William Dorsey Swann


The rediscovered queen of drag. Also known as The Queen. Recently the story of William Swann resurfaced due to curiosity. It allows us to reimagine the actual timeline of LGBTQIA rights in the United States.

William grew up on a plantation in Hancock Washington County, Maryland and came into adulthood at the time of the Civil War. It could be inferred that the general attitude towards masculinity at the time was extremely unfavourable for the queer community-but to be fair when is it ever “favorable”?

With President Lincoln persuading an uneasy nation to “go forward without fear and with manly hearts” for a war to win Black men freedom.

And abolitionist Frederick Douglass informing the people “with a full complement of manly qualities the negro could and would make himself respected in every part of the republic.”

Talk about hypermasculine.

Lincoln signed the emancipation act on April 16, 1862.

It’s no surprise Post-Civil war America was particularly hostile to gender nonconforming people. We say all this to emphasize the fact that William Swann’s existence was no cakewalk. Although those  moves were definitely present in his balls.  Dubbed the cakewalk because the winner of the competition was awarded a hoecake or any other sweet dessert.

The first documentation of Swann’s balls was in The Washington Critic 1887. Reports of “Six colored men, dressed in elegant female attire, were arraigned in the dock at the Police Court this morning on a charge of being suspicious persons…. They nearly all had on low neck and short sleeve silk dresses, several of them with trains,” as well as “corsets, bustles, long hose and slippers, and everything that goes to make a female’s dress complete.”

Incidentally, this was in the elegant home of Swann’s ‘intimate’ friend Pierce Lafayette, who’s previous relationship to Felix Hall is the earliest documented same-sex relationship between enslaved people in the U.S.

William Swann was also the first documented person to use the term “queen of drag”. His drag balls had been going on in secret for years, with guests receiving invitations for the dances through word of mouth at the YMCA.

According to a news account on April 13, 1988 another ball was raided with a dozen people scattered around attempting to evade arrests.

It’s also the first documented instance of violent resistance in the name of LGBTQIA rights; as a brawl ensued when officers barged in on their party with Swann throwing himself in front of the lieutenant in charge bravely uttering the statement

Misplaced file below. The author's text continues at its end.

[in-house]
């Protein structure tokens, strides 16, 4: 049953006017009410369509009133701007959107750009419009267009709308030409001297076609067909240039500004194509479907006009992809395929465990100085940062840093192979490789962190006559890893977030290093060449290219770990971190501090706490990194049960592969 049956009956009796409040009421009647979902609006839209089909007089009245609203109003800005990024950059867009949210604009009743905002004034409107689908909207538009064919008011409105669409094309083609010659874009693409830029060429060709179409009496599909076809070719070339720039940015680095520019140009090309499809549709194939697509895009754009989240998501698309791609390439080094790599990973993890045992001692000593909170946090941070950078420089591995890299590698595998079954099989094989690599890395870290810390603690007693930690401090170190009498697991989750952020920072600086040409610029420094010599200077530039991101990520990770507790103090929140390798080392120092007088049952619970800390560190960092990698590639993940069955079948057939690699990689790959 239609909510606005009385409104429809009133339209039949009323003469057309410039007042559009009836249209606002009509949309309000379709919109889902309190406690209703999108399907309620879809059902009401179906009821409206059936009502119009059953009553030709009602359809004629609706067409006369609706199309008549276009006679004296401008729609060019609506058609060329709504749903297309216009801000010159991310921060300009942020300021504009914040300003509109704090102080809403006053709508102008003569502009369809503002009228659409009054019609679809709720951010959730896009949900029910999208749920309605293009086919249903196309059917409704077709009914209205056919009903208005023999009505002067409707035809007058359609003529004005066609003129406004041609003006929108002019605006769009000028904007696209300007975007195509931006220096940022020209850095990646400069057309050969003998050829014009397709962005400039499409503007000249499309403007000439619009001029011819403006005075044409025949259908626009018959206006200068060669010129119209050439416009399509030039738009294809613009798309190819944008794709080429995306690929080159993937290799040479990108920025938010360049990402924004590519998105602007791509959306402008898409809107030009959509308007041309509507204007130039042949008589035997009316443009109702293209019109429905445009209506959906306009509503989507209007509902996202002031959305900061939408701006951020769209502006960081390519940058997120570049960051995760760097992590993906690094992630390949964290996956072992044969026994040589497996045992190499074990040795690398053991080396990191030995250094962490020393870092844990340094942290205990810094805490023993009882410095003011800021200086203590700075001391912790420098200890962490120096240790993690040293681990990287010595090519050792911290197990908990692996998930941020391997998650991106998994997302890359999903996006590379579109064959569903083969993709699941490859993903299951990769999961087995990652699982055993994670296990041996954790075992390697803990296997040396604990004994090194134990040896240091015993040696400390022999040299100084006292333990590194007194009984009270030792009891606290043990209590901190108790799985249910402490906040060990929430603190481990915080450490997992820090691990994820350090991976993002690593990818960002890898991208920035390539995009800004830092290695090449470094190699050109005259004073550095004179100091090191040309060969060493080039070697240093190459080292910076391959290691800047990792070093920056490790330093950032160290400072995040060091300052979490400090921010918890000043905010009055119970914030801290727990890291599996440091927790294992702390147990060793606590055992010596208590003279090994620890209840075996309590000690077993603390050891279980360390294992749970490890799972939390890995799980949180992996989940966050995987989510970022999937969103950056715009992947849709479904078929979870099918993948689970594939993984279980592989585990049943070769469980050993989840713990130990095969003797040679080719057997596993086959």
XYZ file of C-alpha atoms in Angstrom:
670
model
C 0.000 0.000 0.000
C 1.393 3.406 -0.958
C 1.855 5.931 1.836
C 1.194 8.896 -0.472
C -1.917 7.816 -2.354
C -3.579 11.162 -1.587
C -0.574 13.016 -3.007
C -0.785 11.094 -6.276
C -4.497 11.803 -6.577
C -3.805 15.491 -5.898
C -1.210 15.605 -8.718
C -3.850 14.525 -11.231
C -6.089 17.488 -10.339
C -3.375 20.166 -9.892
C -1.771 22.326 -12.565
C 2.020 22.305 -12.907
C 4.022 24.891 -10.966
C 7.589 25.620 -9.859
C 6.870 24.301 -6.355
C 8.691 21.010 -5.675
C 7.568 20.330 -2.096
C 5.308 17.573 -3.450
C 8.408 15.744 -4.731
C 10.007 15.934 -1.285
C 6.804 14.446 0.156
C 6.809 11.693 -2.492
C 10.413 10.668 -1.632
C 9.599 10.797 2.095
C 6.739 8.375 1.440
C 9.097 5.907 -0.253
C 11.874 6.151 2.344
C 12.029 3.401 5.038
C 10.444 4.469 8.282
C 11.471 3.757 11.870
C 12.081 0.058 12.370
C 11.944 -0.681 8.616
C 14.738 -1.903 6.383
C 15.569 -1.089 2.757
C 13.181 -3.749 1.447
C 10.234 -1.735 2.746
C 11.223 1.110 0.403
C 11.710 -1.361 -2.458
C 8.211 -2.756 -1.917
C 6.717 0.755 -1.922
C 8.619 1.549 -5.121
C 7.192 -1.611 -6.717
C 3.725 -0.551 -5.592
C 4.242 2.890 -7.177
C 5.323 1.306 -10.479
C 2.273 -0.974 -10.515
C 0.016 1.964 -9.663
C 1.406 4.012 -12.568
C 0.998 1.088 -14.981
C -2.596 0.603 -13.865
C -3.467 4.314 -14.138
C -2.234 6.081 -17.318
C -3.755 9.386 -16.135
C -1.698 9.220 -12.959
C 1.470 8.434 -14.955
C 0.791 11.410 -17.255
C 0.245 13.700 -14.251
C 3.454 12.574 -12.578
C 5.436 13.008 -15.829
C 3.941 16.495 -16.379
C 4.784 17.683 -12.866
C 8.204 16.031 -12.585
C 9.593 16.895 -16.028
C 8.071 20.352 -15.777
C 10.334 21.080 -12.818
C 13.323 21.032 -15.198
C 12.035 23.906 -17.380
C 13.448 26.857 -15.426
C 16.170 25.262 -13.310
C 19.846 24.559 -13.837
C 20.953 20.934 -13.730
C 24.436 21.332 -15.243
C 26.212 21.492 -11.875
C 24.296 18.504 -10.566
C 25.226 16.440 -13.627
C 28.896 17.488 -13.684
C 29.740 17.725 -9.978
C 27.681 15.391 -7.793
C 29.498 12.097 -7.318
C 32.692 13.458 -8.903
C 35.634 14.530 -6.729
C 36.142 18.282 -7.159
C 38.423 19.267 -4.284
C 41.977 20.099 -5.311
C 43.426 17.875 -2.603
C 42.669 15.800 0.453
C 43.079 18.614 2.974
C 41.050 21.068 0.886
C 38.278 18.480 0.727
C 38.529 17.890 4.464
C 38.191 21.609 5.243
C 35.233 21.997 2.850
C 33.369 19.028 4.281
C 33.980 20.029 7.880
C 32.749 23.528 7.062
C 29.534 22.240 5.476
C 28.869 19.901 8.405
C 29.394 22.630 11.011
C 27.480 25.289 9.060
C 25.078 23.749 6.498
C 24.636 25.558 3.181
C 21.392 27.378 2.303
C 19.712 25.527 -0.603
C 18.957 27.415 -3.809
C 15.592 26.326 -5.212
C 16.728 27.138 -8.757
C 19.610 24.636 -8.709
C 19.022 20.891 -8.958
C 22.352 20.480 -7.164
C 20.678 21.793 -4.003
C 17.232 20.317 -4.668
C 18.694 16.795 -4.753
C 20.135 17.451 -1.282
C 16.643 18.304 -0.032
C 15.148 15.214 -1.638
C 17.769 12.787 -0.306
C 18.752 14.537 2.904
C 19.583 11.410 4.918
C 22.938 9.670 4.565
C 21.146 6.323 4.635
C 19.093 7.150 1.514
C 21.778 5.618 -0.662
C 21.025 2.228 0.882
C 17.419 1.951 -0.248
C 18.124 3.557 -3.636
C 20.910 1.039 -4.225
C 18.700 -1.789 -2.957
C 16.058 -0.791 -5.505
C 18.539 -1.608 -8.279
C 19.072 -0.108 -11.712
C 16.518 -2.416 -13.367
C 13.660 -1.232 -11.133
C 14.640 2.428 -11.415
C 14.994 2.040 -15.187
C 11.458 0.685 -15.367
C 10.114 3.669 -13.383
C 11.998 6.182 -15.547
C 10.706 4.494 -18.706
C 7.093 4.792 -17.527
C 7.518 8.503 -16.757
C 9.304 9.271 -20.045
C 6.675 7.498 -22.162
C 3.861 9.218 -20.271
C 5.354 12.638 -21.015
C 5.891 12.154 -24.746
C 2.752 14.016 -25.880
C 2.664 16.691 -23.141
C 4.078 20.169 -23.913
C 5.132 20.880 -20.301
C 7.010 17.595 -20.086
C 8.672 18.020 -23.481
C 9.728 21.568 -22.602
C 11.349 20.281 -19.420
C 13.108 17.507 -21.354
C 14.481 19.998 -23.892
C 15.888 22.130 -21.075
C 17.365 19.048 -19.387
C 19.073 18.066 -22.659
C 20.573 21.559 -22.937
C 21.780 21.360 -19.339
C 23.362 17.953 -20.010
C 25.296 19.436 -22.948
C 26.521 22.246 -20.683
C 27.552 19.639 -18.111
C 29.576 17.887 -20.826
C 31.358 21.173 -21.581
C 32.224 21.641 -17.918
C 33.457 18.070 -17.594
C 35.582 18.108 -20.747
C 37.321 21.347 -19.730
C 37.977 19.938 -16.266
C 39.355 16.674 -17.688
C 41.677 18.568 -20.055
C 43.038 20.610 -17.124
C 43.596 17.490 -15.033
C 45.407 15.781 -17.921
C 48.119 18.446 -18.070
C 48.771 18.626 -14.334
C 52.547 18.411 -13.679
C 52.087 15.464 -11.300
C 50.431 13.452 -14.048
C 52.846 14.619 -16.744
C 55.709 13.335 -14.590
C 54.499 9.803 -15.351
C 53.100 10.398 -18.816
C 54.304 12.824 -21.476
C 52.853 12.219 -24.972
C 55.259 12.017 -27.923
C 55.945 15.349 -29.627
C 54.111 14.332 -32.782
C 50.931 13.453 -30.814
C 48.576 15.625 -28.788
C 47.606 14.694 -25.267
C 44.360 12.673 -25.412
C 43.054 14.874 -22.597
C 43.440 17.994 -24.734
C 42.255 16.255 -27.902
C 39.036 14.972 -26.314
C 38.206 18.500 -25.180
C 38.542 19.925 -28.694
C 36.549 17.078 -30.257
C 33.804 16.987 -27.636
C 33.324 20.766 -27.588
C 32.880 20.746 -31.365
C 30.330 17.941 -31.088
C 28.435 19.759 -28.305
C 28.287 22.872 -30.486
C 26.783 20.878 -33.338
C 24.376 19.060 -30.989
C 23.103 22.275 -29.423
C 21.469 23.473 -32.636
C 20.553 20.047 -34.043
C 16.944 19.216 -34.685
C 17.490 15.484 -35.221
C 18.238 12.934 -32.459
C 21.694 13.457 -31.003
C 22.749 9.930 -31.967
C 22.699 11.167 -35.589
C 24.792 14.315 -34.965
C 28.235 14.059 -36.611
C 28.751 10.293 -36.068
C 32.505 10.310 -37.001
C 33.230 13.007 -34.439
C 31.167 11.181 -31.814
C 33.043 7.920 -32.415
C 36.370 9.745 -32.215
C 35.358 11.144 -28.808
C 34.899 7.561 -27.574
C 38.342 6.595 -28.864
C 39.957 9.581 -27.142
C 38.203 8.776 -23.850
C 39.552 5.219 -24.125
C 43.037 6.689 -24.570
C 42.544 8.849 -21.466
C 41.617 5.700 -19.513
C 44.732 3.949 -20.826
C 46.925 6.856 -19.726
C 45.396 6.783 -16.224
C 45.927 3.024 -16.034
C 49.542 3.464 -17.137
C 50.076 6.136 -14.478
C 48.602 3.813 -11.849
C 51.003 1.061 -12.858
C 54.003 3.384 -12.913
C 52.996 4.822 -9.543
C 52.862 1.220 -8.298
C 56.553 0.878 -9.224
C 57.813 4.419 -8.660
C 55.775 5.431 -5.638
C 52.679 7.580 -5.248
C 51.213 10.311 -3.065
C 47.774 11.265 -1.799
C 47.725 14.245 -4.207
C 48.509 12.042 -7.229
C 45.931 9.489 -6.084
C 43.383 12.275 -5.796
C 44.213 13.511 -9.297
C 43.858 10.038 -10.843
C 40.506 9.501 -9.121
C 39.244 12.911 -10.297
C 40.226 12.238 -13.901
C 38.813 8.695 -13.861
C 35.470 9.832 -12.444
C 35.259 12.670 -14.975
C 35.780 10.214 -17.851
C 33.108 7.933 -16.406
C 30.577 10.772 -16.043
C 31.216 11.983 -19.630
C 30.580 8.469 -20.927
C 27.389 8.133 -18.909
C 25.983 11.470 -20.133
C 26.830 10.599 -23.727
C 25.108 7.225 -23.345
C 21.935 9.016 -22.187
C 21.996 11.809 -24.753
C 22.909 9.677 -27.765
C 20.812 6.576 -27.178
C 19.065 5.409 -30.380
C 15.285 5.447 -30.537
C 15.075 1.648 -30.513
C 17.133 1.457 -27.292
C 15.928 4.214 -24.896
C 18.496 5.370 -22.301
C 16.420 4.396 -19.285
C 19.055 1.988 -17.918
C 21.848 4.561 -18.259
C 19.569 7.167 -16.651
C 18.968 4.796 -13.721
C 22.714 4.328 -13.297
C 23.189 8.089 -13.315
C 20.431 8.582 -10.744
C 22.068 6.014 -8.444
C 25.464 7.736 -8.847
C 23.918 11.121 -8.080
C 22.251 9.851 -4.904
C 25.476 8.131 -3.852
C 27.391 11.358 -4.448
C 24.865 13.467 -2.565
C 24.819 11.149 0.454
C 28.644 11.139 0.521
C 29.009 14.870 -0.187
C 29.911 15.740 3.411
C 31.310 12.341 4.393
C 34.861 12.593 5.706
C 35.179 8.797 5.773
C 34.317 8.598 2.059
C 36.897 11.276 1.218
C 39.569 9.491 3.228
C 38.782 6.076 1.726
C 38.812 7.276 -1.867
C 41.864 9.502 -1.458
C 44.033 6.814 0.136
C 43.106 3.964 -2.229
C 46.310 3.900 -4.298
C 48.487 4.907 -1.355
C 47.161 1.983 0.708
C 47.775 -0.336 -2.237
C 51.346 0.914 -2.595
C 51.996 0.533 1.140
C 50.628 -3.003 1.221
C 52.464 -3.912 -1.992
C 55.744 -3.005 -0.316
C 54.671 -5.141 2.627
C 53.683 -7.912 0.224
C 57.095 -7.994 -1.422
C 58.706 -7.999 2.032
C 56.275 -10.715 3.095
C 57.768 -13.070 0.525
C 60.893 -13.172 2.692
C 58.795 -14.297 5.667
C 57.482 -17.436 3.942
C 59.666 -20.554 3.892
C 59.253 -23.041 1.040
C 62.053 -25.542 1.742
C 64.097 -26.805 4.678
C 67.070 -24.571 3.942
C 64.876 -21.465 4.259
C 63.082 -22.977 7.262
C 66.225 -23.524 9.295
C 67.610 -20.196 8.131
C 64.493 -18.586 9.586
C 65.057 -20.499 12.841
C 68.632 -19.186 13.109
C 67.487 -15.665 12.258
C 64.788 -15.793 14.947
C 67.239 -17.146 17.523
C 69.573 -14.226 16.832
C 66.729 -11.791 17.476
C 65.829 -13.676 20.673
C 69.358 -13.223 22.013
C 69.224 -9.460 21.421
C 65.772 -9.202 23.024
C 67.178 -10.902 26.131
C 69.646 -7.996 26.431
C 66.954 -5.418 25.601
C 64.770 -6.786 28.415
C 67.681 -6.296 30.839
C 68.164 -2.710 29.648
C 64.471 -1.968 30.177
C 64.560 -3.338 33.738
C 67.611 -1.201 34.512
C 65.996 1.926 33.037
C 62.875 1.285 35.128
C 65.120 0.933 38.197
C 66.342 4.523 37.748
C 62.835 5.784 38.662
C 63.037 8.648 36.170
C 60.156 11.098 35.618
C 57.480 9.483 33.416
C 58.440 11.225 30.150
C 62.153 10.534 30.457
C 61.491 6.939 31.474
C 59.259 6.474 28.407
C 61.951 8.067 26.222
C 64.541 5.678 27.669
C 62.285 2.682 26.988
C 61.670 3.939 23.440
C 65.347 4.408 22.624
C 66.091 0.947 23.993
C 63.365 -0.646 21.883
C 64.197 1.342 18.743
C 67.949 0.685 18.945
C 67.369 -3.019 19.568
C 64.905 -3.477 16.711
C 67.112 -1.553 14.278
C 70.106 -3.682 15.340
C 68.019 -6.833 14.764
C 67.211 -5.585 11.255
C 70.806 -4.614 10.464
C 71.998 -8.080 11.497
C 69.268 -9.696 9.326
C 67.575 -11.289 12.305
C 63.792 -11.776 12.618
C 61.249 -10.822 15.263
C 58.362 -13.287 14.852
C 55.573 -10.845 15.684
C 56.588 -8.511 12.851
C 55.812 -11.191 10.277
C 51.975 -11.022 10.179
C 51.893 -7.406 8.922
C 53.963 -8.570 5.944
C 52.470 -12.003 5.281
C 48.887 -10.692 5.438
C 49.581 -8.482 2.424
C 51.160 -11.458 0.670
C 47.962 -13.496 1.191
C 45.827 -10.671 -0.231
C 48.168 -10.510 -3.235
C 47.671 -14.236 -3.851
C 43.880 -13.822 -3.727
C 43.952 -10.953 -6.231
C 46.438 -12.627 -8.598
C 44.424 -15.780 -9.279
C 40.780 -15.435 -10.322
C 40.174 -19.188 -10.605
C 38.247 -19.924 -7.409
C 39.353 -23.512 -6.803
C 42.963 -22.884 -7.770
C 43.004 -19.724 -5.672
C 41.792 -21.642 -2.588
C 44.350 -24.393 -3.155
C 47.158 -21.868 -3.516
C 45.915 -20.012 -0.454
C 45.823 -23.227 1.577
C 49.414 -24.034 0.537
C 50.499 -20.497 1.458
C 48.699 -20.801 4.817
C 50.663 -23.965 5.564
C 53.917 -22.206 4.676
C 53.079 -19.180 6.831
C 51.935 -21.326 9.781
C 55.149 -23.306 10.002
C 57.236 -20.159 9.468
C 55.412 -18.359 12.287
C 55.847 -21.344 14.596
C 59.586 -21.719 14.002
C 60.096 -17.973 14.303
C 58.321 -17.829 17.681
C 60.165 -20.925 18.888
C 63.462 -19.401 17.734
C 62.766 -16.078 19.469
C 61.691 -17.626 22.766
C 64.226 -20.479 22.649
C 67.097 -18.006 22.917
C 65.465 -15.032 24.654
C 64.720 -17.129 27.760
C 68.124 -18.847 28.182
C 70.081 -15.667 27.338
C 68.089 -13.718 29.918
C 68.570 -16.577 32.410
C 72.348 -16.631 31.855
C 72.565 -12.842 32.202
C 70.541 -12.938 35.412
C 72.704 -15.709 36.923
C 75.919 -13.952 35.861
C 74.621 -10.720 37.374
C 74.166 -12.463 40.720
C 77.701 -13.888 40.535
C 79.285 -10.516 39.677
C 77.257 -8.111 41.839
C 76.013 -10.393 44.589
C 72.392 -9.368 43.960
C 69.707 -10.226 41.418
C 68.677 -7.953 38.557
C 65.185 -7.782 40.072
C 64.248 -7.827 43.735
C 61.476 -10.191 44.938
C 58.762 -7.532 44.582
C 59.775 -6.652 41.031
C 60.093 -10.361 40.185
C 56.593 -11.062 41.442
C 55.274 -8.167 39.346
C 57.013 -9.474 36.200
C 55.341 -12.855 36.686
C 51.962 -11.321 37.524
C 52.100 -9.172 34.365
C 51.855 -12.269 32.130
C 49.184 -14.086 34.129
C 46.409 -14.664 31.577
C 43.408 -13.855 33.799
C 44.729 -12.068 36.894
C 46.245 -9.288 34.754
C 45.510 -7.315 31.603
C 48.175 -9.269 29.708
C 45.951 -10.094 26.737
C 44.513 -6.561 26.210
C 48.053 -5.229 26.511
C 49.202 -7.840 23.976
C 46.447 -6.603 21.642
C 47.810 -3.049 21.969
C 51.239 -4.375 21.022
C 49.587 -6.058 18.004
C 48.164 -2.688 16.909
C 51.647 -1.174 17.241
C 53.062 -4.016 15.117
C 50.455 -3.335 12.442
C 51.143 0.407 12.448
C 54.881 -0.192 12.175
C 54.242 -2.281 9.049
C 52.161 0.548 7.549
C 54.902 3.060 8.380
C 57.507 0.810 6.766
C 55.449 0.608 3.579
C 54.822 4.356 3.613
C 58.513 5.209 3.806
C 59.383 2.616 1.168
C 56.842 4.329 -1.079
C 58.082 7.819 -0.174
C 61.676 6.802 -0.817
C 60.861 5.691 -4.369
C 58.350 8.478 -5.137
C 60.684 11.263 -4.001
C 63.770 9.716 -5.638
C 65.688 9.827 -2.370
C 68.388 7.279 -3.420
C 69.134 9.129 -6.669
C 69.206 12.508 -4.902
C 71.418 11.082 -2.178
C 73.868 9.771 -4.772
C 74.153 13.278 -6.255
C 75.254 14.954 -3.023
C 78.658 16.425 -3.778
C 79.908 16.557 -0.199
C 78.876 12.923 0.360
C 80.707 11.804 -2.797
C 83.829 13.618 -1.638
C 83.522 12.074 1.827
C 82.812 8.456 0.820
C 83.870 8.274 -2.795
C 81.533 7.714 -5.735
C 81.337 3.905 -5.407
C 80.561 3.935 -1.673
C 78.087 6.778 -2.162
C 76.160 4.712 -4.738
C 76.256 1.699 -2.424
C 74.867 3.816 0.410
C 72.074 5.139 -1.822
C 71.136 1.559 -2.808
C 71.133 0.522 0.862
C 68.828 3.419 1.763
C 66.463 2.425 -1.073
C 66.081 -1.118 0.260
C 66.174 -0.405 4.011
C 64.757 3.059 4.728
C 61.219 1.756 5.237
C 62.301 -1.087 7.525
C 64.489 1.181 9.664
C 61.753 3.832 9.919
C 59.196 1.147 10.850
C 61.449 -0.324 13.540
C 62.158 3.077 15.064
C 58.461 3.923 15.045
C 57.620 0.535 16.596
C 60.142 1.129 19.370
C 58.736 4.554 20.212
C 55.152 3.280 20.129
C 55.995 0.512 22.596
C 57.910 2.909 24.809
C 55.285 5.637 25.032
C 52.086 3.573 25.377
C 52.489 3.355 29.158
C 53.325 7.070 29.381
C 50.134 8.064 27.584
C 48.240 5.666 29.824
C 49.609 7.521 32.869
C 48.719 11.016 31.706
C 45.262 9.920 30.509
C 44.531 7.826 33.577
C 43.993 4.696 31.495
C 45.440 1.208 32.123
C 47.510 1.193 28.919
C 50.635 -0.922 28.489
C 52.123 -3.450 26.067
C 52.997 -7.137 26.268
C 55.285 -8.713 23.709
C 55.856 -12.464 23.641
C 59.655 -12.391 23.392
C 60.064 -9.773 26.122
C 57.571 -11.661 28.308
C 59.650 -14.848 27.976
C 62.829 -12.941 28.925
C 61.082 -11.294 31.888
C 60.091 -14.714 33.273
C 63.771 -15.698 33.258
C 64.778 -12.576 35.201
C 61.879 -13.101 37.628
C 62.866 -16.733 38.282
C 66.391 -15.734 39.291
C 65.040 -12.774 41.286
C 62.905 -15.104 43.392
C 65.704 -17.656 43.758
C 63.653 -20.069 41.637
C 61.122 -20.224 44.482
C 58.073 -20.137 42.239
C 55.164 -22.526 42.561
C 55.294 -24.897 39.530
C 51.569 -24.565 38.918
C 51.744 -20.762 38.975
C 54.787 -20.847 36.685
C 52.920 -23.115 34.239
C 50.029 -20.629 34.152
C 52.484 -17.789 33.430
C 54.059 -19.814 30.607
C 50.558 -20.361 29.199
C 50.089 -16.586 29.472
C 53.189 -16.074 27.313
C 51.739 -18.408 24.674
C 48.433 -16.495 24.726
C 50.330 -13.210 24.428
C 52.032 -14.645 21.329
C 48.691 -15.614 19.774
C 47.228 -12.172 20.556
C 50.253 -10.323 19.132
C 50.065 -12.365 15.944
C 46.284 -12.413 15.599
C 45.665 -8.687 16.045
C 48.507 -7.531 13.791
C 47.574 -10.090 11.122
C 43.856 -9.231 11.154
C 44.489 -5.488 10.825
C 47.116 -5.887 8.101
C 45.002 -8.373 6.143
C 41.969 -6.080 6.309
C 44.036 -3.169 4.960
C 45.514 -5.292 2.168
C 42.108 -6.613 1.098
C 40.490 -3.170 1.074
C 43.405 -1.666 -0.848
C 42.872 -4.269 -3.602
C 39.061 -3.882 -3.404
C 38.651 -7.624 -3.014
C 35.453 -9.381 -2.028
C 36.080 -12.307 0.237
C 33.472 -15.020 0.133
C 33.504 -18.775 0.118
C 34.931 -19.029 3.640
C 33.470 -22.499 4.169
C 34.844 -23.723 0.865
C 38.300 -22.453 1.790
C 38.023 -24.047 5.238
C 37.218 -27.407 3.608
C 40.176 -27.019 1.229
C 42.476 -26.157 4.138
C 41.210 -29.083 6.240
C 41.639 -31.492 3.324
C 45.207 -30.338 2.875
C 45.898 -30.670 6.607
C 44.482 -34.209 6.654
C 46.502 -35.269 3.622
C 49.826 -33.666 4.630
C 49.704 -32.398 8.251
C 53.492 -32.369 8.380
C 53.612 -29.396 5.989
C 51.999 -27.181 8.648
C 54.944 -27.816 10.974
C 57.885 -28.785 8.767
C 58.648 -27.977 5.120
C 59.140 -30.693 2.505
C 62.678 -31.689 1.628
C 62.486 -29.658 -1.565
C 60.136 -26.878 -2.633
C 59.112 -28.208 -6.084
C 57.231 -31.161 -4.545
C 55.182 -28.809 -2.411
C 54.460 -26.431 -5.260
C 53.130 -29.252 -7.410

“you’re no gentleman”. A revolutionary!

William Swann made history yet again in 1886, after being convicted and sentenced to 10 months in jail on trumped up charges of “keeping a disorderly house”.

Swann demanded a pardon from then President Cleveland. Although he was denied, it made Swann the earliest recorded American to take specific legal and political steps to defend the queer community’s right to gather without the threat of criminalization, suppression, or police violence.

Swanns gatherings were a huge risks to his guests. Aside from the risk of being arrested they also faced ostracization and public scorn. The names of the guests apprehended were printed in paper.

The world lacked the language to describe queer people and many psychiatrists were extremely ignorant albeit fascinated by the balls, as it was their first peak into the complexities of human sexuality. They were described as freaks. A 1893 medical journal said they were an “organization of colored erotopaths” and a “lecherous gang of sexual perverts.” Dr. Irving C. Rosse, Psychiatrist described them as “a band of negro men with…androgynous characteristics.”

The media attention and public interest made it harder for Swann and his friends to stay hidden. However, it could have also bolstered attendance to the gatherings making it easier for community to find each other.

Swann stopped hosting gatherings around 1900  and his younger brother took over the family business.

Two of his younger brothers were said to have attended Swann’s balls wearing feminine clothes. We love to see support! Or maybe they were queer too? Either way we love to see family being supportive.  Although, we should make a point to say not all the people attending Swann’s gatherings wore dresses.

Daniel J. Swann picked up right where his brother left off, providing drag costumes for communities in the Washington area for five more decades.

Queer Black people have always existed and pushed the threshold to move society in the right and progressive direction. To suggest otherwise would be ahistorical. Simply, untrue. So stop trying to wipe out their contributions! Or deny their existence.

We will read and we will find out. Just remember WhoToldYou because we did.

Leave a Reply